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Character Interview with Willan | Water to Water by Karen A. Wyle Book Tour | Silver Dagger Tours Presents Science Fiction

Water to Water by Karen A. Wyle is on virtual book tour. The science fiction stops at the blog with a character interview with Willan, Ter...

Water to Water by Karen A. Wyle is on virtual book tour. The science fiction stops at the blog with a character interview with Willan, Terrill’s father. Be sure to enter for a chance to win the giveaway for a $20 Amazon GC and follow the Silver Dagger book tour (for other dates see the link at the bottom of the post).



Character Interview with Willan, Terrill’s Father

[NOTE: Terrill’s father Willan, whom Terrill calls Da, is terminally ill and on the way to the ocean. When he reaches it, he will, as dying Vushla do, swim or wade in and let the water dissolve him. Various relatives, including Terrill, and a few friends or neighbors are escorting Willan on this final journey. The interview presumably takes place during a rest stop. Willan’s voice is weak and his speech halting.]

Q. What can you tell me about your life?

A. Where to start . . . . I have a mate, Lilit, and three children. The youngest, Terrill, is over there. The older ones work in cities and couldn’t get home in time. I don’t have much time, I think.


Q. Is Lilit here?


A. No. We said goodbye at home. Most mates do. Dragging things out . . . would have hurt her more. And she’s never been much for traveling.

Q. What work did you do, before you took ill?

A. I did a lot of teaching, teaching children. In our town and nearby. Most ages. I like teaching. And people seem to think I have a gift for it. [a pause] And I make things. Different things. Sandals – lots of sandals. Many people in our town wear my sandals. Boxes, with carved designs. I like carving. [a pause] And I made one hand harp. I’d have made more, I think, if I’d had time.

Q. If you don’t mind my asking, what are your thoughts about the end of this journey? About swimming out to sea?

A. [a quiet sigh] That it’s a little soon. I’ve had a good life. I would have liked it to have lasted a little longer. [a pause] But it’s all right. Good things come to an end. [a small smile] And I like to learn new things. I’ve been to the ocean, and to funerals, but this is the only way I can learn about going into the waves. What it feels like. What the ocean sounds like from the inside. Whether there’ll be anything to see.

I’m not afraid, really. I’ve never heard of anyone struggling or crying out in pain.

I wish my children and Lilit didn’t have to grieve, and to reshape their lives. Terrill – he’s too young for this. . . . He always looked forward to that first trip to the sea, with the friends of his year. He had so many plans for it. I’m sorry he’s had to trade those plans for this.

[Terrill starts heading toward Willan as the other Vushla move back toward their cycles]

We’ll be going on now. And I should save my voice and my strength for talking to my son.


Water to Water
by Karen A. Wyle
Genre: Science Fiction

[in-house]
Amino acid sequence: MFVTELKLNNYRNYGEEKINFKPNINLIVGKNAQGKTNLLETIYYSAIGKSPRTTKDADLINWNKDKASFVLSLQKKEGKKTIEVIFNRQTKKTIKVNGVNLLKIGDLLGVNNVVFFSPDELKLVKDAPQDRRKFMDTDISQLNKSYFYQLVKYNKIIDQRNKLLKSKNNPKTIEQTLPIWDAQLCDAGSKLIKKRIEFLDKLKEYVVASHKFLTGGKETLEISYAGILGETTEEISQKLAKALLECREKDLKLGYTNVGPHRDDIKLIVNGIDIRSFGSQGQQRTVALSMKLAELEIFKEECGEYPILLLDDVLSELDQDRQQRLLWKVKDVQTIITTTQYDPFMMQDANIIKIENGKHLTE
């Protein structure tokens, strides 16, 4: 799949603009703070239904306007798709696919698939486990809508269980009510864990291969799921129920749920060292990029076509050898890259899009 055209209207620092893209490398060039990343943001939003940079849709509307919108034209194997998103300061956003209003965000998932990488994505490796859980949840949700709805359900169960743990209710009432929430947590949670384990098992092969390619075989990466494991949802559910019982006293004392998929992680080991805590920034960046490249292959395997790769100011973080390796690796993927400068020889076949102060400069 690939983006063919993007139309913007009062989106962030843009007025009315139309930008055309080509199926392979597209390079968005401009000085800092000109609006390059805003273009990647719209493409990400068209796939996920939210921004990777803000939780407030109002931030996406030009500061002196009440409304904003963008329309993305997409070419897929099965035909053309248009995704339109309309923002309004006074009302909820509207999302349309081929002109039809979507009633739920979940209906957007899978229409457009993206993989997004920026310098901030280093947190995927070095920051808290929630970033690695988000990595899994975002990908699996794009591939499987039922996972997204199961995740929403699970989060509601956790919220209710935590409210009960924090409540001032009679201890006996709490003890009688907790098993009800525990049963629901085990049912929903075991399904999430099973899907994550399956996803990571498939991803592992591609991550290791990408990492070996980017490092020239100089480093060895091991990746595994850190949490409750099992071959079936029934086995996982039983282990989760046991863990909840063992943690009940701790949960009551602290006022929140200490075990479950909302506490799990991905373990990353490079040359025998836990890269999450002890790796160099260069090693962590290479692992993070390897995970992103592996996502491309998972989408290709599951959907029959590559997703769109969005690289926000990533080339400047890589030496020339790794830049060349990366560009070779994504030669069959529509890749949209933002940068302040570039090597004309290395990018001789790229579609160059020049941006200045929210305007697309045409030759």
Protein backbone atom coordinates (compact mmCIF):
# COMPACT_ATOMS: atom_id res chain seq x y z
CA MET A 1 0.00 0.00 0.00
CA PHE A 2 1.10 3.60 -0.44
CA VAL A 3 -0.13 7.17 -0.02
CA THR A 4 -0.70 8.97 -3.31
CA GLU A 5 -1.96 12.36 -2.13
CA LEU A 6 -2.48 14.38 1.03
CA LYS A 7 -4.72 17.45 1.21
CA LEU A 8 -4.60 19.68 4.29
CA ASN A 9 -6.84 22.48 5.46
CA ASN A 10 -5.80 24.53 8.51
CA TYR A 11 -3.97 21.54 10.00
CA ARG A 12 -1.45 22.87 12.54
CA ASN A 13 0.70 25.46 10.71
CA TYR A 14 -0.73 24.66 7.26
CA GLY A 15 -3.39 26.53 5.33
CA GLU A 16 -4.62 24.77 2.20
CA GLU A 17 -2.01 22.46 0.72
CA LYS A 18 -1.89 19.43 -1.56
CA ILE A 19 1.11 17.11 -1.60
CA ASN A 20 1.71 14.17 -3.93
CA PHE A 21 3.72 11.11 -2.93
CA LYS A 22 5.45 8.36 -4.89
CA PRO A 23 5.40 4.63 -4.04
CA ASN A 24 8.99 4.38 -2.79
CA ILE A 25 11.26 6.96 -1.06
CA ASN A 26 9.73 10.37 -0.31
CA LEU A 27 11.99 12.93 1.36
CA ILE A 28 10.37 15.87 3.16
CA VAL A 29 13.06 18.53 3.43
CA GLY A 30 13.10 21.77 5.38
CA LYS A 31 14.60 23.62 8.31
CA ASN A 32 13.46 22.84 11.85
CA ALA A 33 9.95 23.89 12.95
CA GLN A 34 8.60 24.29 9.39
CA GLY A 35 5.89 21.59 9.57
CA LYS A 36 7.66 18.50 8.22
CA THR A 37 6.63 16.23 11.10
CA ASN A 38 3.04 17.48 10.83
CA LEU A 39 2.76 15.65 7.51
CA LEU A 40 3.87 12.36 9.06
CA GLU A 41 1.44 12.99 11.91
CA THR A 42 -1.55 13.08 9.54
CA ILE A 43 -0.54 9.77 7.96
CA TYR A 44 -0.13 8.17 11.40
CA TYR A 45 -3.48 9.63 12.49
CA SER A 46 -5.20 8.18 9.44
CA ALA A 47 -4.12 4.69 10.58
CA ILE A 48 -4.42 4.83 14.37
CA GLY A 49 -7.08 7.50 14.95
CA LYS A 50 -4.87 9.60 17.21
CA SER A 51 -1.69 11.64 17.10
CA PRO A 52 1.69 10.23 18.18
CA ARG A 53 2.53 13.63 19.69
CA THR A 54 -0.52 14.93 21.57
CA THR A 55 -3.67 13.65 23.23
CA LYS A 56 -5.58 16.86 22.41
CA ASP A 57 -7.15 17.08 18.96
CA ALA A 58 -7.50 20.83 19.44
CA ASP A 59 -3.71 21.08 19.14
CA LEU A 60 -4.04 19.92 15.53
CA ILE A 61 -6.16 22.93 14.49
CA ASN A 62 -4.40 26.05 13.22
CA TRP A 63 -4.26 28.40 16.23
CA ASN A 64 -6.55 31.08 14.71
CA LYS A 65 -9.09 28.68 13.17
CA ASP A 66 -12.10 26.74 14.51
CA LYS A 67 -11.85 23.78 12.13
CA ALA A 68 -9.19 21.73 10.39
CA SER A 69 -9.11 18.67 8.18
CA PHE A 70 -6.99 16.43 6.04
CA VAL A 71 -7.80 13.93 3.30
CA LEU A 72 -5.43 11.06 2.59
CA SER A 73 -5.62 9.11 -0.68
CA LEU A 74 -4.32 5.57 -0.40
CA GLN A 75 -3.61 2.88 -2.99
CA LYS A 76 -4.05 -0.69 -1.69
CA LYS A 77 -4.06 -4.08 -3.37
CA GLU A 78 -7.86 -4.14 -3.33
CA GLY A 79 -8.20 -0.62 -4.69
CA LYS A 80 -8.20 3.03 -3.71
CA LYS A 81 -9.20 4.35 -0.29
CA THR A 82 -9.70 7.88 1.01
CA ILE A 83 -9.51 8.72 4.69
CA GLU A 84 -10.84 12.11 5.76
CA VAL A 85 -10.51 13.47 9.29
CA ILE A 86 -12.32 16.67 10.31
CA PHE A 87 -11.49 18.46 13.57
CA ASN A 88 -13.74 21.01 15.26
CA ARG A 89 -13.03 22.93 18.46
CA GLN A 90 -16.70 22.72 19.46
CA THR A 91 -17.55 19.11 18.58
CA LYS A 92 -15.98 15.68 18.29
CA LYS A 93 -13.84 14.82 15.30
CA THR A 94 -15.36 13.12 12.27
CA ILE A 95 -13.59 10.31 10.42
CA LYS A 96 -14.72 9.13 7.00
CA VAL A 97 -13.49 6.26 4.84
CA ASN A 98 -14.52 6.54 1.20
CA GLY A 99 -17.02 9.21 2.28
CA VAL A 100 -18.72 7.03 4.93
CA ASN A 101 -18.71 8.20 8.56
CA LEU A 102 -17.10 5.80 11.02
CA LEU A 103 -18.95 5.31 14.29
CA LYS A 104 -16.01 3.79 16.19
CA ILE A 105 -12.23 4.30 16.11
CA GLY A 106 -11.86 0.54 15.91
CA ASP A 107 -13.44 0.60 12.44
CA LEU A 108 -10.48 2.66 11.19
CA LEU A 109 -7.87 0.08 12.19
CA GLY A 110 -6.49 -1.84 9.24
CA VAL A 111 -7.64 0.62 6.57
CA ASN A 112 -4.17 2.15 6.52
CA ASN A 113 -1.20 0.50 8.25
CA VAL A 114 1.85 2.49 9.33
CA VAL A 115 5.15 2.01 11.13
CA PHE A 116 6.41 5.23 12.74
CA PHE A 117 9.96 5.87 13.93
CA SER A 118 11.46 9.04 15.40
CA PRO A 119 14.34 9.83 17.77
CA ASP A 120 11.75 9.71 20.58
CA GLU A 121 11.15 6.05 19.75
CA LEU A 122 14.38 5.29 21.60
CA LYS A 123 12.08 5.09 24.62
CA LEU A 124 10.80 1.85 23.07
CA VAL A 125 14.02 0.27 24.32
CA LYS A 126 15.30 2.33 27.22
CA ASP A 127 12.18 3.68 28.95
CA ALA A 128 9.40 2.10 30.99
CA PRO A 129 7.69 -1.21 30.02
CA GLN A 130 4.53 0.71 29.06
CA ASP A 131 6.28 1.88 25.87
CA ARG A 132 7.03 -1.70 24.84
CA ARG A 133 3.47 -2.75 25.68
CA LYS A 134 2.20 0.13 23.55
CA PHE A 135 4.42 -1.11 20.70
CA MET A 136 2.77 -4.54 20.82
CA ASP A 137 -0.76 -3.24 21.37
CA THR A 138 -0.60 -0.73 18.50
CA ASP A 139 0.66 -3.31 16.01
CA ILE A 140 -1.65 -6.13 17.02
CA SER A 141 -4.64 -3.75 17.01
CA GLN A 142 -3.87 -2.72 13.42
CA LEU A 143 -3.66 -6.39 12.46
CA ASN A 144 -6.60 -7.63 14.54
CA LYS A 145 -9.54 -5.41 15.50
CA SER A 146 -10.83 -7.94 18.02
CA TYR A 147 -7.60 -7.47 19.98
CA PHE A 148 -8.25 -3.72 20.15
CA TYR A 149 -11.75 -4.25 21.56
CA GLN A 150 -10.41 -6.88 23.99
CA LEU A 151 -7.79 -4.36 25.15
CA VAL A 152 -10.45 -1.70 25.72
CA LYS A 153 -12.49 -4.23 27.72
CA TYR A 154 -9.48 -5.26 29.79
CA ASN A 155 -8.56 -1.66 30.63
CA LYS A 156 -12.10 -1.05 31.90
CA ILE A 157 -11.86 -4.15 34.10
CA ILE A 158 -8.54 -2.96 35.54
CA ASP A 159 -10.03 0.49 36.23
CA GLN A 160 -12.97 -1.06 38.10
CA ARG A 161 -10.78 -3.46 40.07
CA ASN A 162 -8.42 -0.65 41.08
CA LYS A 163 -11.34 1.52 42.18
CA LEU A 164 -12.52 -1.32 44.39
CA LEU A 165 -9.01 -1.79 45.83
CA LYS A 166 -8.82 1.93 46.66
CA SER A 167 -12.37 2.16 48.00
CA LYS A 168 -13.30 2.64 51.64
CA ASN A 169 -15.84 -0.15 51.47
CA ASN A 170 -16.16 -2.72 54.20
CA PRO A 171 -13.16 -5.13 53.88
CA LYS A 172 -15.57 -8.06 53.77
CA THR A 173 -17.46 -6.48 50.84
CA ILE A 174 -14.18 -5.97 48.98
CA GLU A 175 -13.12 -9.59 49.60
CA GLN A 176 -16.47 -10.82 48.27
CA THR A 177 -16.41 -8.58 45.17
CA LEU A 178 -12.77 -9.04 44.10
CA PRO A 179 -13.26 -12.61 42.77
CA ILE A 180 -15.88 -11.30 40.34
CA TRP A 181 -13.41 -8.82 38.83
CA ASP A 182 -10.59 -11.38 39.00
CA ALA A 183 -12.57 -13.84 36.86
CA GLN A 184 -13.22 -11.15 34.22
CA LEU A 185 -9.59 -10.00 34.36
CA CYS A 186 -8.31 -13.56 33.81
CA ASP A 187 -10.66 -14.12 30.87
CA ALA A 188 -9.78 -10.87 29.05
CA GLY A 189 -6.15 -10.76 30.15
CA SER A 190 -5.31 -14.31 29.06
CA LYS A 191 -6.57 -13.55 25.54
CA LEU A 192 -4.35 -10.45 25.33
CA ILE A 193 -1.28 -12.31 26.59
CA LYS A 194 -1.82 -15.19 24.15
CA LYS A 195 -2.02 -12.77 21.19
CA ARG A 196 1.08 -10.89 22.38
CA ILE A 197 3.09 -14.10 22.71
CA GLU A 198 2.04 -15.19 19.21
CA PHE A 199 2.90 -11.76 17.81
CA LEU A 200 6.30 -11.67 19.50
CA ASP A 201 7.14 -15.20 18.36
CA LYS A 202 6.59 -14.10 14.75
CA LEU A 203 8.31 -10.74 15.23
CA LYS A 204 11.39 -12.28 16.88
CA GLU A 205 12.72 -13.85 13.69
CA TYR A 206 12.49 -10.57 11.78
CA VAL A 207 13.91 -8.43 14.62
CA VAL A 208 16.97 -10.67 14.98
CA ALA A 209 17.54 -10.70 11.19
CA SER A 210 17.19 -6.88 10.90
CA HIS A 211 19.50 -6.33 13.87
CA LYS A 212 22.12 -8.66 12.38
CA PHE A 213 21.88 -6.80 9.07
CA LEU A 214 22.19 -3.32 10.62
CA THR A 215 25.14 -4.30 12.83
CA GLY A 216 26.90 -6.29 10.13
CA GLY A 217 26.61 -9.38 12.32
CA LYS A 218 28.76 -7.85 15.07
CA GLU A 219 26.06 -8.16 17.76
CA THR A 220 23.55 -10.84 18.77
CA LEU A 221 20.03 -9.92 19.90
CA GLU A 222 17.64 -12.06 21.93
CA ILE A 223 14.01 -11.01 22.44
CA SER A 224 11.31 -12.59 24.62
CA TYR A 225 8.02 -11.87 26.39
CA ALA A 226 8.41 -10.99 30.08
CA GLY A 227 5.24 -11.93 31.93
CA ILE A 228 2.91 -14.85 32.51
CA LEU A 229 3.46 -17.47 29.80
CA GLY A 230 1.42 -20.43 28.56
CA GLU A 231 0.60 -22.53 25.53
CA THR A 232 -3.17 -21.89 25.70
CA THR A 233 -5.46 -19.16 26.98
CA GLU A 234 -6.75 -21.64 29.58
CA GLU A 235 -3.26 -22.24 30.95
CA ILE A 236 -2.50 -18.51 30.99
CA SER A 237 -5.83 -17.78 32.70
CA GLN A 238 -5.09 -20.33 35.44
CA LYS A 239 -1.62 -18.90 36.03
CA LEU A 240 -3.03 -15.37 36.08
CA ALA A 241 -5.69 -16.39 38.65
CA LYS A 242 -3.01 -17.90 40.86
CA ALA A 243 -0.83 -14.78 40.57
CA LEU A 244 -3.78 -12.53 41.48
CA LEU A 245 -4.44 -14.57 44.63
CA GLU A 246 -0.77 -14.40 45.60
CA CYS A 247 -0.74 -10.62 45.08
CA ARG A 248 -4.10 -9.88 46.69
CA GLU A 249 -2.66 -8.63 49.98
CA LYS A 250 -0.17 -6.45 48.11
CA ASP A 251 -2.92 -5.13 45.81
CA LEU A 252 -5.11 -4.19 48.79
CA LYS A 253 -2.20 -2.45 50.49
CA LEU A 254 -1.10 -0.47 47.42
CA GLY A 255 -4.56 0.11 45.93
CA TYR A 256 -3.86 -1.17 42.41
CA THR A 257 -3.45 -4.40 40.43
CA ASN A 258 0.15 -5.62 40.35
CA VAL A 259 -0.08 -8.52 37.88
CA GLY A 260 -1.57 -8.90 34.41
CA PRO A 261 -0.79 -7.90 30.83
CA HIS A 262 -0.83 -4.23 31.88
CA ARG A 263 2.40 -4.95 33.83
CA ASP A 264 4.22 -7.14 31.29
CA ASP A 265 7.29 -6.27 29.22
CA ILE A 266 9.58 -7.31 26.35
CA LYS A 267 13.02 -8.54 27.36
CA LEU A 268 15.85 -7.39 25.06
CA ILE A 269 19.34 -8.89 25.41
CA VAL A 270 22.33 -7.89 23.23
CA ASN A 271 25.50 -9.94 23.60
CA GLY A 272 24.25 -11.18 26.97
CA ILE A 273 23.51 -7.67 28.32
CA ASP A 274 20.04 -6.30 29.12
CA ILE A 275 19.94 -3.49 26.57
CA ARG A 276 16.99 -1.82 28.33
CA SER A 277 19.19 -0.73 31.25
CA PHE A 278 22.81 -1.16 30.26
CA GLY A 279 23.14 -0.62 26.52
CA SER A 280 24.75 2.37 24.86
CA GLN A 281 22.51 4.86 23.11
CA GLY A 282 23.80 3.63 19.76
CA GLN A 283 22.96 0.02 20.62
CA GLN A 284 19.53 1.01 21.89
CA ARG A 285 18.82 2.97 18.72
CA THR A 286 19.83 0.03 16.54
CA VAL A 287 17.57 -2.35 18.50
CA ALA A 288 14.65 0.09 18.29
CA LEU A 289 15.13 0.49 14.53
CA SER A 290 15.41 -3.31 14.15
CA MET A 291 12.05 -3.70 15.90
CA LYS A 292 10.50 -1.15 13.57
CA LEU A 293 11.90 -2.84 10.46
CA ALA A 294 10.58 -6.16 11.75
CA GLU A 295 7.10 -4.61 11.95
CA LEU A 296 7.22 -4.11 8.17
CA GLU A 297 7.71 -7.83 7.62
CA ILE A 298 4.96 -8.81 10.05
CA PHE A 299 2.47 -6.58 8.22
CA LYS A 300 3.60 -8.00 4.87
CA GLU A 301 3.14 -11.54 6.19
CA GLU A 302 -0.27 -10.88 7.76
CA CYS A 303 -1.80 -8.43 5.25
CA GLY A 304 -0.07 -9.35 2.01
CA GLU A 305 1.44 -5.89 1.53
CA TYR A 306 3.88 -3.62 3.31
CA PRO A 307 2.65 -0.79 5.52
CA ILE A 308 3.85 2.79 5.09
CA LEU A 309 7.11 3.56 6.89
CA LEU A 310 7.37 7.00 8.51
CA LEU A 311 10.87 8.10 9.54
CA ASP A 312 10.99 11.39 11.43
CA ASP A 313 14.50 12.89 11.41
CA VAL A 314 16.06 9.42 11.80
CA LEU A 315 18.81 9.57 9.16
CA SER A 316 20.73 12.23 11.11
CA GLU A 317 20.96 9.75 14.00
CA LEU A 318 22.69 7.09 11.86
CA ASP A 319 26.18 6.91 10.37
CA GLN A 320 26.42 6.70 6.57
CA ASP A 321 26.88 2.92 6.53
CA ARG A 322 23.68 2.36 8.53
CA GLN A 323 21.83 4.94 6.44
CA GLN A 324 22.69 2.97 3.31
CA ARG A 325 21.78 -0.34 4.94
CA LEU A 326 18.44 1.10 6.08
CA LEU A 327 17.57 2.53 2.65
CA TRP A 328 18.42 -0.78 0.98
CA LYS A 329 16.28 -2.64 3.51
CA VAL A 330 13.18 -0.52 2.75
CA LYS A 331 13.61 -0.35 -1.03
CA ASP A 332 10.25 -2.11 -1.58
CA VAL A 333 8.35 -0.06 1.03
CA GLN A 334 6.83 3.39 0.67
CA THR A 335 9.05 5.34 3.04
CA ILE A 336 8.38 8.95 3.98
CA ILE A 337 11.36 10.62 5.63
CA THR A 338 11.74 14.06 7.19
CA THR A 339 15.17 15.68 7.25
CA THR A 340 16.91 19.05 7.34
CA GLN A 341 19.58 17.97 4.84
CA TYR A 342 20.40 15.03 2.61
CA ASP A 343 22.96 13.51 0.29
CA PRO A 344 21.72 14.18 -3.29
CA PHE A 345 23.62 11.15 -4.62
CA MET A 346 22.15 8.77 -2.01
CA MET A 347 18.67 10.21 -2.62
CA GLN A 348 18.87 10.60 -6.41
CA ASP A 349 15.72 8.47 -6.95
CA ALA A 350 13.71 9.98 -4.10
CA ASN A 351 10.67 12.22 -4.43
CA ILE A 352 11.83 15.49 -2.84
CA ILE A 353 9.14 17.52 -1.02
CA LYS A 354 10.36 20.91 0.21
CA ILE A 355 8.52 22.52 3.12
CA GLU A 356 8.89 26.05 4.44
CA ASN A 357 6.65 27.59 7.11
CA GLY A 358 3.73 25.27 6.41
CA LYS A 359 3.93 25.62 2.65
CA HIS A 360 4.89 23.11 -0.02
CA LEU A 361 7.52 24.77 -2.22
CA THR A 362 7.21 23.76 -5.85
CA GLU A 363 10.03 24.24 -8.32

Two young Vushla questioned what everyone knew about death. What should they do with the answer?

When the time comes for Vushla to die, they go into the ocean and are dissolved away. Or so Terrill has always believed, and still believes after taking part in his father's final journey. But when he meets a young Vushlu who lives by the sea, Terrill must confront information that calls this fundamental belief into question. Will the two of them discover the truth? And what should they do with what they find?




Karen A. Wyle was born a Connecticut Yankee, but eventually settled in Bloomington, Indiana, home of Indiana University. She now considers herself a Hoosier. Wyle's childhood ambition was to be the youngest ever published novelist. While writing her first novel at age 10, she was mortified to learn that some British upstart had beaten her to the goal at age 9. 









Follow the tour HERE for exclusive content and a giveaway!





Terrill should spend this time remembering his father, calling up all the memories he wanted to preserve. What was his earliest memory of Da?



His earliest memory of any kind . . . he would have liked a more pleasant one. Someone had smacked his hand, on the unarmored palm, for making some mess or other. But he couldn’t remember who had done it. It wouldn’t have been Da, not for such a young child making a mess. Ma, maybe, in a moment of exasperation. Or his uncle, visiting.

Terrill might have been a couple of years older the time Da gave him a ride, telling him to put his arms around Da’s torso and hold tight, Terrill’s baby legs splayed wide across Da’s broad back. Da had put just a little bounce in his gait, enough to be thrilling, but not enough to loosen Terrill’s clasped hands . . . .

What arose next was from a few years later, but still from childhood. A hot day, the hottest so far that year, with the end of the season seeming forever away. Da going from creek to creek to find the coolest one, and pouring a bucket of almost-cold water all over Terrill, Terrill gasping in pleasure and relief . . . .

Another memory, very different, almost as far back: Terrill standing outside, watching the sky colors shift from day to night, wondering if the sky looked the same everywhere, even in the far-off cities where his older siblings wanted to go. He had turned to go back inside and only then seen Da, walking back and forth, slowly, in the road a few paces away, his shoulders slumped, a posture Terrill could not remember having seen before. Something was wrong, and Terrill had no idea what it was. 

He had never had the courage to ask about it.

He would never know.



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